Liked by 1 person

    1. I’ve received so many recommendations for YNAB. I tried the monthly trial but I couldn’t seem to get it to a point that it was more helpful than confusing. Lol. How long did it take you to really feel comfortable with it?

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  2. First of all you need a big hug!
    That was the worst part of the book for me. I did move to cash for a bit, then I began transferring weekly amounts to my debit card, now I’m back to using my credit card on a full time basis.
    During the debit phase I only used the credit card for big, budgeted purposes so I got my rewards. I found it too difficult to resist temptation when I had the credit card with me otherwise. I had to take that journey as I was in a terrible relationship with my credit card.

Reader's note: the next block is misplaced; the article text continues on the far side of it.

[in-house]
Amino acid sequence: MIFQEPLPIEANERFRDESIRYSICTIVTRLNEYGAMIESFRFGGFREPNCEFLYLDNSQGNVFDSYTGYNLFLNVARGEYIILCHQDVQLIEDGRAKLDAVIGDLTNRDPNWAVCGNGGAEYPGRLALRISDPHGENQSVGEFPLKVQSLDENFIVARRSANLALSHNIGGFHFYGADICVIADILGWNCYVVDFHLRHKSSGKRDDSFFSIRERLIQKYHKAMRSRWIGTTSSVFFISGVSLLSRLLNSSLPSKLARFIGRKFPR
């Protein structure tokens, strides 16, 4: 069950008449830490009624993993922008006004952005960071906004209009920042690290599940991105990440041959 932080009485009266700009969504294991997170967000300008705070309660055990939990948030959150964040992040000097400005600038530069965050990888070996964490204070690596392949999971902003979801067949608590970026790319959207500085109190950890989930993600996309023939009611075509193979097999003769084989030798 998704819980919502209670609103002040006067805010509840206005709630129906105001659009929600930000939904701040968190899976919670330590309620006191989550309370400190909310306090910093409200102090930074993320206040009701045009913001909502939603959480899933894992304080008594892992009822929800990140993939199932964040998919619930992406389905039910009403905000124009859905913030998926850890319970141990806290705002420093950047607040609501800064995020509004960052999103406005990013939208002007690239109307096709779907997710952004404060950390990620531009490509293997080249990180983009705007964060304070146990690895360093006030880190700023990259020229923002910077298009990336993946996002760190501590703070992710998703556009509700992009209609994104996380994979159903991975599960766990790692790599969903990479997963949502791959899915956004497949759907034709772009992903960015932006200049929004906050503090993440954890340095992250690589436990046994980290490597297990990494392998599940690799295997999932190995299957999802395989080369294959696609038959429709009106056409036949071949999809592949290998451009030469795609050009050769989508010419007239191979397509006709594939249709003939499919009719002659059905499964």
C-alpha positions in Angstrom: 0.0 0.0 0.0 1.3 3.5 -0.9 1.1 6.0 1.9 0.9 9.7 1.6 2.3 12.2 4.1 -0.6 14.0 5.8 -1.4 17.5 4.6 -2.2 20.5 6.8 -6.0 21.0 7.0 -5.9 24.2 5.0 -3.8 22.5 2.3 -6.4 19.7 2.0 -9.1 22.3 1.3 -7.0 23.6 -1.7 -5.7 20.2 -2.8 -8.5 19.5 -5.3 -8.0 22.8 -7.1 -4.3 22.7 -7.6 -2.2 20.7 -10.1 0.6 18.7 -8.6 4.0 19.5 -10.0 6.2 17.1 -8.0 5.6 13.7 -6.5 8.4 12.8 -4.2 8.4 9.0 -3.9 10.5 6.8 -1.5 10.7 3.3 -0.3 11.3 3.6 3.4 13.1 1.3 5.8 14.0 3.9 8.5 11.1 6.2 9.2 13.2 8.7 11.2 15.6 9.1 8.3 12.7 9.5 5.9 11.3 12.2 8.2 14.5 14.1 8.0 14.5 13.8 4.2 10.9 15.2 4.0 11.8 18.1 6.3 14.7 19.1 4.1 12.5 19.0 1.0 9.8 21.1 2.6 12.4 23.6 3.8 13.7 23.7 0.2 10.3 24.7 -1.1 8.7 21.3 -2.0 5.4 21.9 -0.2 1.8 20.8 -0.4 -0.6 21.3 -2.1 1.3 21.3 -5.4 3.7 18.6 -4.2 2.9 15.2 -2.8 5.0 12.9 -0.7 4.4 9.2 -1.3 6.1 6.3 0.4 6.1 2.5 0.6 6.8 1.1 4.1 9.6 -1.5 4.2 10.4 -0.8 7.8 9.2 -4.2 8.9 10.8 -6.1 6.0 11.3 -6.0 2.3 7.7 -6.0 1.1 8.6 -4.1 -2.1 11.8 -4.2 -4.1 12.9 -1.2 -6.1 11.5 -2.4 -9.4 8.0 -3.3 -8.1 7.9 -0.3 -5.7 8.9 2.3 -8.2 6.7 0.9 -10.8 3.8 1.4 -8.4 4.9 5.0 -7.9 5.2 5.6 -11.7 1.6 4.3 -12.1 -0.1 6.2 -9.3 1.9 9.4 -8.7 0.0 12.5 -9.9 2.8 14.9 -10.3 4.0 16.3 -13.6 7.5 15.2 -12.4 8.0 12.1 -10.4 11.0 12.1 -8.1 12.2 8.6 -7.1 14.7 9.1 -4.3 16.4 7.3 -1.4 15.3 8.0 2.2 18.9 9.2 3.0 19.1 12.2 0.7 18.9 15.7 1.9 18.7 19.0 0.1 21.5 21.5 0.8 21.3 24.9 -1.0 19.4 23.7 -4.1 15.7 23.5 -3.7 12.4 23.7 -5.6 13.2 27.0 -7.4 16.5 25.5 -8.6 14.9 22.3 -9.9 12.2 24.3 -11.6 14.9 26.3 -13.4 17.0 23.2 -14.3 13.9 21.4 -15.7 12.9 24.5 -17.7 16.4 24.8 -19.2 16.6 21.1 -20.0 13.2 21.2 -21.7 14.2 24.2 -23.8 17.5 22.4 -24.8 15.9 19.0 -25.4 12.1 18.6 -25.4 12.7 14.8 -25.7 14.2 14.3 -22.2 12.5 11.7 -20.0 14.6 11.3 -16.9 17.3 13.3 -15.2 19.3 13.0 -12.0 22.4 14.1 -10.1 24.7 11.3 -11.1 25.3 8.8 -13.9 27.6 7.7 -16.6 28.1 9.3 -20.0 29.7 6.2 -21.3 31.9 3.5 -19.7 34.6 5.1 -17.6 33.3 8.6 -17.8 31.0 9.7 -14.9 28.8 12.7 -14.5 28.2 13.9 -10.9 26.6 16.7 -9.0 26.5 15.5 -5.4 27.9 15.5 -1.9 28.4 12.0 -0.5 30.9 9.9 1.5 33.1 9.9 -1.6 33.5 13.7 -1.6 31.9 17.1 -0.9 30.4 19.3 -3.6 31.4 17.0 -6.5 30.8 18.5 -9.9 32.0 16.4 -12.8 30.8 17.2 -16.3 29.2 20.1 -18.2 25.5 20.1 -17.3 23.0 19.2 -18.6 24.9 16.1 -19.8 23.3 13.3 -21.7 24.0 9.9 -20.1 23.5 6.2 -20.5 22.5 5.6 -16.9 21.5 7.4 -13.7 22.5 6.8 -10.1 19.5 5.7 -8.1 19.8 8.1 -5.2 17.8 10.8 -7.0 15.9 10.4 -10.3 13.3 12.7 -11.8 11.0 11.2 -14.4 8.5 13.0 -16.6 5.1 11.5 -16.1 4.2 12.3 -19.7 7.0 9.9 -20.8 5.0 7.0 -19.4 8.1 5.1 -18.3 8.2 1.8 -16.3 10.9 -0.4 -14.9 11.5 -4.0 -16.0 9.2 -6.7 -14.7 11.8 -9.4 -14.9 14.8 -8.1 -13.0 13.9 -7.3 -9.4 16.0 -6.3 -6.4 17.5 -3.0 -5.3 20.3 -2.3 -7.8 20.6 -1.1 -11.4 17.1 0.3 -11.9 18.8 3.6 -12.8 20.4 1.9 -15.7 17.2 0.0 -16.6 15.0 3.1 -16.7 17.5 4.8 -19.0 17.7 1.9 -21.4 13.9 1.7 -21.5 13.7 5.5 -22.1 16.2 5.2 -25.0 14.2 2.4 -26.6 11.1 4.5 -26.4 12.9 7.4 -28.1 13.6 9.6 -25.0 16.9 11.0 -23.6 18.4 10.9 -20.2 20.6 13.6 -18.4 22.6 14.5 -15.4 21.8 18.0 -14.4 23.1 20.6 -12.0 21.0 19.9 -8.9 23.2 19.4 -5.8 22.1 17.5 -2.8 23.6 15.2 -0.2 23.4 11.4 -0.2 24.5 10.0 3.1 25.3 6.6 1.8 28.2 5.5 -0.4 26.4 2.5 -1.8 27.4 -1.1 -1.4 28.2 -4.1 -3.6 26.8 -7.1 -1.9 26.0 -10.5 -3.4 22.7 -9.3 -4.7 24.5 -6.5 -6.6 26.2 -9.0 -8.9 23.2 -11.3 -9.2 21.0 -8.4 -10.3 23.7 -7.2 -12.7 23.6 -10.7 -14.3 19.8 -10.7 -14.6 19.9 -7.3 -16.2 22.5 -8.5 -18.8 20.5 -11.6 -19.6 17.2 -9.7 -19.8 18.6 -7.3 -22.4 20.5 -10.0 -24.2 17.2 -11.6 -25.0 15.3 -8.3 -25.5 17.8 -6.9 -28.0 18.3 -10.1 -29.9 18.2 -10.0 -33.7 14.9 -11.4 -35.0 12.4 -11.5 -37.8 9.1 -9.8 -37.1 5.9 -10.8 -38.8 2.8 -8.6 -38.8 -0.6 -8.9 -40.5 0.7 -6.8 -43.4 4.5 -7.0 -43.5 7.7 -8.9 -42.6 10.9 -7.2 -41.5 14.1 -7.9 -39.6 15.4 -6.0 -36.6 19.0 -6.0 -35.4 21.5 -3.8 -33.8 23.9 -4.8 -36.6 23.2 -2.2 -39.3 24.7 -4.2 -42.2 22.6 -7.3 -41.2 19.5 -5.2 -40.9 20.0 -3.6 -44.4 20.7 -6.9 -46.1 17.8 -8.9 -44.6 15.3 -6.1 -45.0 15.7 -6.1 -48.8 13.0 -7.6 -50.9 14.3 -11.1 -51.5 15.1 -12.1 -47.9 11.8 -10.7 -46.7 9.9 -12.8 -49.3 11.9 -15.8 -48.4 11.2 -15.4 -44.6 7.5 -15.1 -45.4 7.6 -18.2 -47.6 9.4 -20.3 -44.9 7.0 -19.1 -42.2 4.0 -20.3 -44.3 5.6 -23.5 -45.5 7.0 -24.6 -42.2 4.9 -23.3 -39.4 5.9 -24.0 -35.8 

I haven’t used YNAB but the benefit I saw of that system is exactly what Ernie mentioned, you can use your credit card like cash. This would allow you to track while still getting points.

    The big benefit is those bonuses will now truly go to extras. Would setting a goal for the bonuses help e.g. bonuses would help.go on a family vacation?

    Liked by 1 person